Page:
What could be better than watching a high-def image on a really big screen from the comfort of your own couch? How about an image that takes the already amazing resolution of HDTV and quadruple it? Ultra High Definition—also known as UHD and 4K—is the latest in display technology with a resolution of 3840 x 2160 pixels (compared to high-definition’s 1920 x 1080), delivering an image so realistic some mistake it for 3D. And the best part is, it’s already on the market.
UHD has its origins in commercial cinema. 4K projectors were originally installed in movie theaters as they transitioned from analog film reels to digital technology because they offered video quality that looked nearly as good as film.
Now, UHD TVs have made their way into the residential market. As of this writing, in fact, most of the major TV manufacturers have jumped onboard with UHD technology. UHD sets start at 55 inches and go all the way up to 85 inches and range anywhere from $1,500 to $40,000.
Why buy now?
Like nearly all video formats before it, the hardware became available before the software—UHD movies and TV. While UHD sets are on the market now, there is not much UHD Content. Ultimately, this begs the question: Why should I buy a UHD display now?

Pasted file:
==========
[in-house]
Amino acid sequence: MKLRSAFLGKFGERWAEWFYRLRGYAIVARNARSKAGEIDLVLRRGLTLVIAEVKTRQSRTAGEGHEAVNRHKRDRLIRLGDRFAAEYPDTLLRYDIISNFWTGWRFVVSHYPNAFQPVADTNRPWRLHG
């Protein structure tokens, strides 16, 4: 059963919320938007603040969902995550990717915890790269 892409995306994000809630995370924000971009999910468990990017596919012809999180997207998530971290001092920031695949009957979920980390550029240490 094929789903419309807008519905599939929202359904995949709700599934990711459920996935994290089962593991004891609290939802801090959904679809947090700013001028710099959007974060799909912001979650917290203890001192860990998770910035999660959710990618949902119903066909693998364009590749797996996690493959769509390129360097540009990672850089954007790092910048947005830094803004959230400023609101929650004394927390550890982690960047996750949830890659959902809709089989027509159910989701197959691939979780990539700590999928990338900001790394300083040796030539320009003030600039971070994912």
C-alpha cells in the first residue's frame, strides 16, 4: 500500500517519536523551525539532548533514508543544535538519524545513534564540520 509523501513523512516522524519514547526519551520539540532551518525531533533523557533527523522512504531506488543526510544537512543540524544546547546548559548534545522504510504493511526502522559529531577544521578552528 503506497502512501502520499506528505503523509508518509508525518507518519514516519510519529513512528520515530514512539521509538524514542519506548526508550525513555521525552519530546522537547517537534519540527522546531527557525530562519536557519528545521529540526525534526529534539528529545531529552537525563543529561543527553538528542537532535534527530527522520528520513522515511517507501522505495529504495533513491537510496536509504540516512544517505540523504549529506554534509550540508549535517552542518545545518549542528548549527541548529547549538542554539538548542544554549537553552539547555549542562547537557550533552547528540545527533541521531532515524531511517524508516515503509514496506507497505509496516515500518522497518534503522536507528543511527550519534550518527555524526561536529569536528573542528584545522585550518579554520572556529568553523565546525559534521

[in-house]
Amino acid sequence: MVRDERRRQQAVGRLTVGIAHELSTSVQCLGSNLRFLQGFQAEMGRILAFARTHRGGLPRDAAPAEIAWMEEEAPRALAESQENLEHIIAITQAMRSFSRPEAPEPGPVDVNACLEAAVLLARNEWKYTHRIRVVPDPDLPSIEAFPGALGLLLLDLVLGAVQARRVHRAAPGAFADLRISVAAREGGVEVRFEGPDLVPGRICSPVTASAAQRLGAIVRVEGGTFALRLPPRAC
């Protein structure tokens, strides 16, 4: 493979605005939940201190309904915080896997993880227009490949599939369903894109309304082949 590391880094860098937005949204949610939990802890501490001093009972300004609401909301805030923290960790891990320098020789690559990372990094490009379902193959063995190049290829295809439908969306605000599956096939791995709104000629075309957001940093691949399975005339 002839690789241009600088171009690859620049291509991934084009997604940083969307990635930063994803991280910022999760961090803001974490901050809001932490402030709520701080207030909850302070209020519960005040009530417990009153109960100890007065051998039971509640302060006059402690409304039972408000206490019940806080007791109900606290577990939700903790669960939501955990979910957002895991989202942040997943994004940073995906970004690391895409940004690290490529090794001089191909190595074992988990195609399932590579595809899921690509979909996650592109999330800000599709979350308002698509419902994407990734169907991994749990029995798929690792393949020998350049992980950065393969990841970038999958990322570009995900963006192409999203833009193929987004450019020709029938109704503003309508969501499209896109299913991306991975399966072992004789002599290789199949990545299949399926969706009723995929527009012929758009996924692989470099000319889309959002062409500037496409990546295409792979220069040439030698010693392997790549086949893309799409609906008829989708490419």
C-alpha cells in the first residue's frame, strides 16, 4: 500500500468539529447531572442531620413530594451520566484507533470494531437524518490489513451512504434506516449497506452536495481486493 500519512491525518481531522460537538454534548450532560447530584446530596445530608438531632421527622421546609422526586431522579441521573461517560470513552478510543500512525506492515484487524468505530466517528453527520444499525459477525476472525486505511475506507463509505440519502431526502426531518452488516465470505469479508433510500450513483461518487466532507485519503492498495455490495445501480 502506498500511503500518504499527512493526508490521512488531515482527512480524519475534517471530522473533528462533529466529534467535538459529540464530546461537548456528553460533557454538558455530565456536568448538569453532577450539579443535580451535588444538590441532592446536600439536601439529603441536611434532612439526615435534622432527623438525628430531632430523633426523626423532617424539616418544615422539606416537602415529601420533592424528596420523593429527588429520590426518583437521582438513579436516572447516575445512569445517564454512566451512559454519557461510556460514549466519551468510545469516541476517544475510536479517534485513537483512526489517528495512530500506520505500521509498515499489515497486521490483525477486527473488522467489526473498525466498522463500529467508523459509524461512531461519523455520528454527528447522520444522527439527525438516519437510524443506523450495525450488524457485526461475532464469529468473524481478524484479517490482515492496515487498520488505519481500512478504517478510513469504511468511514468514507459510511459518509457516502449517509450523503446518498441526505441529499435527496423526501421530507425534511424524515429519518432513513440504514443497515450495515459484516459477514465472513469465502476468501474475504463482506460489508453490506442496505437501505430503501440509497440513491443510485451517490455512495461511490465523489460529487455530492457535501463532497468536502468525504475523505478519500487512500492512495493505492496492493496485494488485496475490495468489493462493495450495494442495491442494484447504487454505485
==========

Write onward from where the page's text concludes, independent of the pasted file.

But really…why wait?
For now, shopping for a UHD set means looking at how good they will make non-UHD content look. With the right set, once more UHD content becomes available, you’ll be poised to experience the staggering difference between HD and UHD, which is in a league of its own. UHD color reproduction is wonderful, images have more dimensionality and detail, and the experience is way more immersive and lifelike.
Enjoy “upconverted” content now
Another reason to consider a UHD set now is that many sets include incredible video processors that can make any content—from Blu-ray discs to home movies—look dramatically better. These processors are also available in some home theater receivers and Blu-ray players. The processors, also known as scalers or upconvertors, take regular content and scale it to near UHD resolution, effectively rendering the “no content” issue a moot point. Sure, this is not “native” UHD content, but picture quality is see-it-to-believe-it good.
Content is here…and more is coming
Finally, there is some great content available now. A handful of movies have been remastered in UHD and will get you started on the road to the holy grail of picture quality. For example, The Other Guys, Bad Teacher, Bridge Over the River Kwai, The Karate Kid, Glory, Angels & Demons, Taxi Driver, Total Recall, Spider-Man, and Ghostbusters have all been remastered in UHD. There is one UHD player on the market that comes preloaded with native UHD films so that you can actually watch a true UHD film on their brand’s UHD sets. Many movies are already shot in UHD so that they can be shown in UHD commercial theaters. YouTube supports upload and playback of UHD; Netflix plans to have streaming UHD in the next year or two; and broadcasters are playing with, and shooting TV shows, in 4K. These are all promising signs that more content is imminent.
Call or come in today to see what all the talk is about.